Eventually specifics leaked out. The soccer field and an eight-lane track surrounding it would fill almost all of the park, replacing the basketball and tennis courts, playground, spray pool, and trees–23 of them, by the Park District’s count, at least 60 by the count of residents and a reporter. The $1.75 million cost would be evenly split by the Park District, the Board of Education, and North Park, though the field would be off limits to high school students during the fall soccer season (when it would be reserved for North Park), and it was uncertain what if any programs the Park District (which would own the field) would get around to operating there.
By the end of October several residents, led by Passey and Jennifer Plotkin, were organizing. “I’m new to the area, so I was surprised at the way things are done,” says Plotkin. “I thought if you have questions, call the city and they will respond. Boy, was I wrong. It took forever for Mr. Mell or anyone at the Park District to even call me back. I finally got ahold of Mell on October 19 and told him we wanted to have a neighborhood meeting. He said, ‘Don’t worry. Whatever the neighborhood wants, I want.’ I said, ‘We want to make sure we at least get the facts right. We’d like to see a model.’ He said, ‘Oh, that’s exactly what I want, Jennifer. I’ll be at your meeting and I’ll bring a model.'”
But Mell didn’t attend the October 21 neighborhood meeting. Instead several of his precinct captains showed up. “We let one of them in, and it was clear he knew nothing about anything,” says Plotkin. “He said, ‘I think the field’s a great idea.’ We said, ‘Do you have a model?’ He said no. We said, ‘Do you know the details?’ He said no. We said, ‘Do you even live around here?’ He said, ‘I used to.’ So let’s see–he doesn’t have a model, and he doesn’t live around here, and he’s giving us a hard time, and all of our energy’s going into arguing with him about a plan he knows nothing about. We asked him to leave. We said, ‘We don’t mean any offense, but you’re upsetting us.'”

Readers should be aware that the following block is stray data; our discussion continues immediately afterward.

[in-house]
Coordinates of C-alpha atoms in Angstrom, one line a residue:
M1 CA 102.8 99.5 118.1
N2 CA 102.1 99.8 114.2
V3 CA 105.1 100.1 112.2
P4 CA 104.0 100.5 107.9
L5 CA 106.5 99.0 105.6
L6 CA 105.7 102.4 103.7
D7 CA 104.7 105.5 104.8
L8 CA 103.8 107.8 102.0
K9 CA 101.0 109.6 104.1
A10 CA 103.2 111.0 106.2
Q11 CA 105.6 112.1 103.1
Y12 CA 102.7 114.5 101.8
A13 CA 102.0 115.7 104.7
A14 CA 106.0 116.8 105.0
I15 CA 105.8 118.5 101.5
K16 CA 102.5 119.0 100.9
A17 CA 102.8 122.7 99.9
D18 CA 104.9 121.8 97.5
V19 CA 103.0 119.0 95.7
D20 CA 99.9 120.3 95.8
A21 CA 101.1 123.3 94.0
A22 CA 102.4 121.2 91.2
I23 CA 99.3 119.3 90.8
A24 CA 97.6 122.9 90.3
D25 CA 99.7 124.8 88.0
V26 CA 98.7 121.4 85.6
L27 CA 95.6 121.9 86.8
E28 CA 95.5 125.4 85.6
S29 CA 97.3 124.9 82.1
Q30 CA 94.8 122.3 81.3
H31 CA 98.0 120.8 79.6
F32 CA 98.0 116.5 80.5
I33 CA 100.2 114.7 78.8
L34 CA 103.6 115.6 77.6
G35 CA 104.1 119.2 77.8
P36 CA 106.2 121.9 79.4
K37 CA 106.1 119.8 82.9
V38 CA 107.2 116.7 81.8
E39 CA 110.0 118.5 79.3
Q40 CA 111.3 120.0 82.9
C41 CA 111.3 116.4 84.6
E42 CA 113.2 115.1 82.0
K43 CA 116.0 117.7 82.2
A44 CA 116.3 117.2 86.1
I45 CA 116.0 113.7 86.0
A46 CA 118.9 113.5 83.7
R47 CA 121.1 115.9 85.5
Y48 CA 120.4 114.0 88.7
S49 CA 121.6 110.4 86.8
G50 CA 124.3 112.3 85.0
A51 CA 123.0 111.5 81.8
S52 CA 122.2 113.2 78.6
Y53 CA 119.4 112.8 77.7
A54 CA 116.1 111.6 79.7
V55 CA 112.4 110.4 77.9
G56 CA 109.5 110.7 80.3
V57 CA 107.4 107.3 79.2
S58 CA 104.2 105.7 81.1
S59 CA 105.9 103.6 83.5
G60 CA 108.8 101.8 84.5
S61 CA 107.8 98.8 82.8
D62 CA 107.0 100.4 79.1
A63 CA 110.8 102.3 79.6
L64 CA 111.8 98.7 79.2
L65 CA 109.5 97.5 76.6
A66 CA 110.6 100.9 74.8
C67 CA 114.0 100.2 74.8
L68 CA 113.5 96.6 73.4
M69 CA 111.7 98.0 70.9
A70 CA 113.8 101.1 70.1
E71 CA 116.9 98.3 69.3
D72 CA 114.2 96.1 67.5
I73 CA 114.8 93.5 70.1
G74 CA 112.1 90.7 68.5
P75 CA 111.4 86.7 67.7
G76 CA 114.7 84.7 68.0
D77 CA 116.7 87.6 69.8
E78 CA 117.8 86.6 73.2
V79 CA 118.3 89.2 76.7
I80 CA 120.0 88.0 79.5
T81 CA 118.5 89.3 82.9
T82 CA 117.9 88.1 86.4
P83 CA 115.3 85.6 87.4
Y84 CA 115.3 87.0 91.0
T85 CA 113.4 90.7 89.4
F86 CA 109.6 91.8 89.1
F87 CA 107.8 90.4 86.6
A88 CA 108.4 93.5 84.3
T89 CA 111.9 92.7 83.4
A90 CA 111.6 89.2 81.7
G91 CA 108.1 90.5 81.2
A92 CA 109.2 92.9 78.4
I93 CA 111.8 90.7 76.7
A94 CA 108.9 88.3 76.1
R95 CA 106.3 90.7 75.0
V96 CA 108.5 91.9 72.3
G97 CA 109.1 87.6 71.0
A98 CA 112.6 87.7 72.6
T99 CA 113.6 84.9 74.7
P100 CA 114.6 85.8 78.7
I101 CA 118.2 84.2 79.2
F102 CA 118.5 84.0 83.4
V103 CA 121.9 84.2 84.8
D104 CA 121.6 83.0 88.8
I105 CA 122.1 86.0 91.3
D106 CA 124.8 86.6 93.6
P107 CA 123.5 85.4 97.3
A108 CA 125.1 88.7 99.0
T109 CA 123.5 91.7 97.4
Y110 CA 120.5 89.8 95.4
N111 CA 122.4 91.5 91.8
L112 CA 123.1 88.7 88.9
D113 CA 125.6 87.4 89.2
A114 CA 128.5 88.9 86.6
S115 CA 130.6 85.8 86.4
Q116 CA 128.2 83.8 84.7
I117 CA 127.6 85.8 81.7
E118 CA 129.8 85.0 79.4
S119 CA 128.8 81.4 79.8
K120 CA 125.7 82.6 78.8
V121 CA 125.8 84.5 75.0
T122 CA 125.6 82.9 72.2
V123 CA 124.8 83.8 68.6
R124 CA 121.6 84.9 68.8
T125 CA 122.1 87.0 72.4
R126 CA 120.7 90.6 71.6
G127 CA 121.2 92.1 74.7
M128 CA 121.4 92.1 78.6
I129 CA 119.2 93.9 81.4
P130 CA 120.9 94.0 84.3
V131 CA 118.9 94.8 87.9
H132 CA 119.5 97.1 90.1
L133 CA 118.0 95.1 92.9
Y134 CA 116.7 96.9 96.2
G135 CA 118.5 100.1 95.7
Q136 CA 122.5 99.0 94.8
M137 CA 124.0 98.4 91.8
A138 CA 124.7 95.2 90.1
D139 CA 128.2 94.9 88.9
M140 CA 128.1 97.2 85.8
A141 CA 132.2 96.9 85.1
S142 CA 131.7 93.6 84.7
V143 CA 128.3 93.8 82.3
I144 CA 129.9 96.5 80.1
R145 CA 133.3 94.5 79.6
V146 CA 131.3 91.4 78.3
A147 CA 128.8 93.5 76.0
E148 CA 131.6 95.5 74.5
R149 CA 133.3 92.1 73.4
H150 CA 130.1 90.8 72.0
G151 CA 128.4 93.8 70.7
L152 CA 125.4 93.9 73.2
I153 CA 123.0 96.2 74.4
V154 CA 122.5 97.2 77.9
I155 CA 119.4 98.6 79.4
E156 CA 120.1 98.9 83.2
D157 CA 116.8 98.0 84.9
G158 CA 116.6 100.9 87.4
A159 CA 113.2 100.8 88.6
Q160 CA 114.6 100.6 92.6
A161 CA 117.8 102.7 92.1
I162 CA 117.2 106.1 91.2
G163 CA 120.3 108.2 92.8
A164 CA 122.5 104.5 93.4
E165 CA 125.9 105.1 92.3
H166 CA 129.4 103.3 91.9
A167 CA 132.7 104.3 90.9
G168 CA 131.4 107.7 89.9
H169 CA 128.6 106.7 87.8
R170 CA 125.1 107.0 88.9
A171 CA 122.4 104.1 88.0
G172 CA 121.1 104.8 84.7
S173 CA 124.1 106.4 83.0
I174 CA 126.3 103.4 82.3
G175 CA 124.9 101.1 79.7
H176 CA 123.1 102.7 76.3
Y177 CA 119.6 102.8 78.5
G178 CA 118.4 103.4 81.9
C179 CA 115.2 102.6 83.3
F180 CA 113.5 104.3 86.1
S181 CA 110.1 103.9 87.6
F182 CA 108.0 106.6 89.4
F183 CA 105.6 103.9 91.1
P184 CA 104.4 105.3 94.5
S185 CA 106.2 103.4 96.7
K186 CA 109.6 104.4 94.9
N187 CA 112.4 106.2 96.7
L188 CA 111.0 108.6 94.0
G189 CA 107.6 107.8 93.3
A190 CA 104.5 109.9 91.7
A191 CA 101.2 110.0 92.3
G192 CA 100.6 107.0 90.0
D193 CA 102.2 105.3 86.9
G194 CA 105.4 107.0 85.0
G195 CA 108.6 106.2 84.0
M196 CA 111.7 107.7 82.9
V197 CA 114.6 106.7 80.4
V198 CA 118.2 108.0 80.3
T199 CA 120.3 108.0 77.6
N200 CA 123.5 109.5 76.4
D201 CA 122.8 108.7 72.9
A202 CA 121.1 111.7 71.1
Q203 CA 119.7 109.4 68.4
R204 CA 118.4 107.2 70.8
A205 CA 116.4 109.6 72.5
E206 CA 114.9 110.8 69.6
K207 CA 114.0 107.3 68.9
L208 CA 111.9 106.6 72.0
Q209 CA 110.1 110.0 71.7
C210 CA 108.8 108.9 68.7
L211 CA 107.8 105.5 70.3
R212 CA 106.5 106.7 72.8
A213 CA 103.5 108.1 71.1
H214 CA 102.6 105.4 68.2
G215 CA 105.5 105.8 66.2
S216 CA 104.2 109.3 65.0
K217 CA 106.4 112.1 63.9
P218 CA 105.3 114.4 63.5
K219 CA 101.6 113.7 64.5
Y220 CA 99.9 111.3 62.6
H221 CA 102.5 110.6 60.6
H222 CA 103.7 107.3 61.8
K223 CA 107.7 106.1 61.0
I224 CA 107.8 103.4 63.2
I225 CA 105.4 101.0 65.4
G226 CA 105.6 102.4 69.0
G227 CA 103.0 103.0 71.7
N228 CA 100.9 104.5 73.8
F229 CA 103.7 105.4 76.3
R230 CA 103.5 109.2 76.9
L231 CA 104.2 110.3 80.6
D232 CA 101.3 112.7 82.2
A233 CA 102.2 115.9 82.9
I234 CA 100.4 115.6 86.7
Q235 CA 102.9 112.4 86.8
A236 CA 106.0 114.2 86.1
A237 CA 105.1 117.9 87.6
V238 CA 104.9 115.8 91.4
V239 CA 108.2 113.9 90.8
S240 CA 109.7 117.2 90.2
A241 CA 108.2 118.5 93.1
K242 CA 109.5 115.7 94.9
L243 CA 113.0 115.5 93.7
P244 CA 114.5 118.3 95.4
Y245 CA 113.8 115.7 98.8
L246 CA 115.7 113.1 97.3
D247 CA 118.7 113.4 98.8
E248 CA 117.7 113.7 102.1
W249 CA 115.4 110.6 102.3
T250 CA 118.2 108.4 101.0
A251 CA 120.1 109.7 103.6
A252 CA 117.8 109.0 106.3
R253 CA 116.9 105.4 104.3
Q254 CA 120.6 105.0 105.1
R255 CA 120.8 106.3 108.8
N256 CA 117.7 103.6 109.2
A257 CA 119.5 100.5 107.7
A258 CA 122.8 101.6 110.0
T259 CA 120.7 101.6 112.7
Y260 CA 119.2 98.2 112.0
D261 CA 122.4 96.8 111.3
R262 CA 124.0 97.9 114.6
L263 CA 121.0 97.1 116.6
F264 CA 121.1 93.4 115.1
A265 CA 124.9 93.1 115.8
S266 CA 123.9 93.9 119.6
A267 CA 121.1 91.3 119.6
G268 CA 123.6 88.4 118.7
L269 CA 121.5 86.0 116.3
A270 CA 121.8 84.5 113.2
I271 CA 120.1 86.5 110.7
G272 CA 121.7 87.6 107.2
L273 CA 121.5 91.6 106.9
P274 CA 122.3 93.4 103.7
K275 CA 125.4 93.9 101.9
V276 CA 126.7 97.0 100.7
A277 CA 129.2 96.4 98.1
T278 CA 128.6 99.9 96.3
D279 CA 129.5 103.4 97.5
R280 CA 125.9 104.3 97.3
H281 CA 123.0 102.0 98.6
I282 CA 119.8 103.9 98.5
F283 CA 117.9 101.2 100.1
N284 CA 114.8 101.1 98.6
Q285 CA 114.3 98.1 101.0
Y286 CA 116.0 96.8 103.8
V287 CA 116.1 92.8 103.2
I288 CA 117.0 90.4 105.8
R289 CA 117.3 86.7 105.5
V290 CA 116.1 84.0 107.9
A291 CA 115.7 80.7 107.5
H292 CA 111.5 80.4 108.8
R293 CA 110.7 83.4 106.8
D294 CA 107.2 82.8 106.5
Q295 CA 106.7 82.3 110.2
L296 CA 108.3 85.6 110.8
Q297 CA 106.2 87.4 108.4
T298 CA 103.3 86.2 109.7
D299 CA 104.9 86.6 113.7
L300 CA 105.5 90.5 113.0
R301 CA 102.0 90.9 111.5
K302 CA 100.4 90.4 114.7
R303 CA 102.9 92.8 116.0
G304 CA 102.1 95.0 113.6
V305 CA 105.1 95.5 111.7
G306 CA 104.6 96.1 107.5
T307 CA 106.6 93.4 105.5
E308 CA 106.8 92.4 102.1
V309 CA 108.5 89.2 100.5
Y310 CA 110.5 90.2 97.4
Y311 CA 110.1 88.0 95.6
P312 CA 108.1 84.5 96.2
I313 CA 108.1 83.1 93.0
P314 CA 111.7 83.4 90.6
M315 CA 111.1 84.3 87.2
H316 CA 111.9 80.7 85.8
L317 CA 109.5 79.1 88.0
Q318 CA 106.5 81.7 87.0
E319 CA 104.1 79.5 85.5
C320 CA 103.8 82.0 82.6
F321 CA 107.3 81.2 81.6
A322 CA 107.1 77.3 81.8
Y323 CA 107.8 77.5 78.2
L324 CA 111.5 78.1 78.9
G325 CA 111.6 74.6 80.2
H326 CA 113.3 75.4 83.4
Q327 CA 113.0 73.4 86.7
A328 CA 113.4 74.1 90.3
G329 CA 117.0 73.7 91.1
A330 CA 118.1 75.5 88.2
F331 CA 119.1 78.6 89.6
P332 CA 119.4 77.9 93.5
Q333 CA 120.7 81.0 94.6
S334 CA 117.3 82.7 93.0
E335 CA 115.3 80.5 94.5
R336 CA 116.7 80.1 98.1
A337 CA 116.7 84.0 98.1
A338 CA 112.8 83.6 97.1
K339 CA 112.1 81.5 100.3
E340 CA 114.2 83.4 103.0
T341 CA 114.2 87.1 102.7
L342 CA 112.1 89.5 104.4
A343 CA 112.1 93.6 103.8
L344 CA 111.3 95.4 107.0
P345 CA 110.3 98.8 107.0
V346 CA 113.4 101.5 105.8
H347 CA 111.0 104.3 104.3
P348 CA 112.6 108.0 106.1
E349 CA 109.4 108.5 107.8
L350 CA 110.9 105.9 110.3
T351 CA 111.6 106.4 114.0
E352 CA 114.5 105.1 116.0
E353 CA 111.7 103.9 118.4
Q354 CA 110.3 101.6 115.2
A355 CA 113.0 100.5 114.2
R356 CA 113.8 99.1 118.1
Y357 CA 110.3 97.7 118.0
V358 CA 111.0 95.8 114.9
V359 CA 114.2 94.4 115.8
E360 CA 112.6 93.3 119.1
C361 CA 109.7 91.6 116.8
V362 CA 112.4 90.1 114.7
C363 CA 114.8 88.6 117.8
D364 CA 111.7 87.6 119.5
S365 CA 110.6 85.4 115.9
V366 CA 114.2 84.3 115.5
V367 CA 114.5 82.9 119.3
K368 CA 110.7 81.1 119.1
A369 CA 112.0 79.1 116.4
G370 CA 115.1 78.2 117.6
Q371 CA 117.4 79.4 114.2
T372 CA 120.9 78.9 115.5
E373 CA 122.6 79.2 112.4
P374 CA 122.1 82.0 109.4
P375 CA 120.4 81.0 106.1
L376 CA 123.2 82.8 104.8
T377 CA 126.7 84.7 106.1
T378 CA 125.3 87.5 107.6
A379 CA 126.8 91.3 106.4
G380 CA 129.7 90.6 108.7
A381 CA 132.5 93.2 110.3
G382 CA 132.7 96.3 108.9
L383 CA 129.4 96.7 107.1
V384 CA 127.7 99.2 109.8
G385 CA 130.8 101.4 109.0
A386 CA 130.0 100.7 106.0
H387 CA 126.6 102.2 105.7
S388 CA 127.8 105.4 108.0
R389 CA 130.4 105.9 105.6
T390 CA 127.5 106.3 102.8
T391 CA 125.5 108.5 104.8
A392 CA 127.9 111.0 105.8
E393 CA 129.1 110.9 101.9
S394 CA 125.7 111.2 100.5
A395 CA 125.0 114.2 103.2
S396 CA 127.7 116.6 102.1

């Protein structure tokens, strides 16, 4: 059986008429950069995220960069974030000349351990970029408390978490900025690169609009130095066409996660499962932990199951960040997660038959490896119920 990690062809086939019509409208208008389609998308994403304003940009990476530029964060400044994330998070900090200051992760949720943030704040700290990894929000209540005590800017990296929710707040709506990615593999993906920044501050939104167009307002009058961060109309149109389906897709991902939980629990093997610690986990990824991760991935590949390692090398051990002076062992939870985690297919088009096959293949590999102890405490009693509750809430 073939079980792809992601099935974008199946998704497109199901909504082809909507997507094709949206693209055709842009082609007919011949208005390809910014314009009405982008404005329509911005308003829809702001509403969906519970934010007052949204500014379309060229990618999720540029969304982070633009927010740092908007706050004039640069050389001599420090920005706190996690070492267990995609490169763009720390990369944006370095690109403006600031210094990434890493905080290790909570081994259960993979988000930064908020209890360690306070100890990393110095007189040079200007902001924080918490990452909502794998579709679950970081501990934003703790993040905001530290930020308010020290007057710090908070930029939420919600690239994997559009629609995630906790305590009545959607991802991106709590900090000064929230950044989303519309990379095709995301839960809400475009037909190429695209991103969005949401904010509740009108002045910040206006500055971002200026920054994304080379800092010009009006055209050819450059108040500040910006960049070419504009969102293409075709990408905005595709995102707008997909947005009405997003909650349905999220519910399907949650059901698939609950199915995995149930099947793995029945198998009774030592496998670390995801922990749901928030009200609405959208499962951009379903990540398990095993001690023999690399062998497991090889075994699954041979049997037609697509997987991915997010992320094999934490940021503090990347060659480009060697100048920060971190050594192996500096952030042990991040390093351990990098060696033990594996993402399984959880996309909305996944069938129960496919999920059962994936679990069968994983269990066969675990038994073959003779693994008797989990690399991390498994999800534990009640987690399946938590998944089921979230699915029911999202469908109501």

The next day two other precinct captains showed up at Plotkin’s house, she says. “One was taking photographs of my house. I said, ‘Why are you taking pictures of my house?’ He said, ‘No, we’re taking pictures of the trees across the street.’ Then he started saying how the park’s overrun with gangs and garbage and how he once had to huddle over his children to make sure they weren’t hit by gang gunfire.
“And it’s not true. I’m here every day. This is one of the most beautiful spots in the city, particularly in the fall when the leaves change color. There are no gangs. It may have been that way years ago, but now you have mothers and their kids and children playing on the swings and people walking their dogs. And even if there were gangs, isn’t there a better way of dealing with them than destroying a park?”
Within a few weeks, Plotkin and her allies had found support from Friends of the Parks, Friends of the Chicago River, and other environmental and watchdog groups. But they still found no support from City Hall. “I have sent Mayor Daley at least ten letters and we have left phone messages with all of the relevant city departments and there has been zero response–not even a little note saying we got your letter,” says Plotkin. “When I called the mayor’s office to see if he got our letter they directed me to someone who handles his mail. I wound up talking to someone named Sandy in the mayor’s correspondence unit who has no authority in this matter at all.”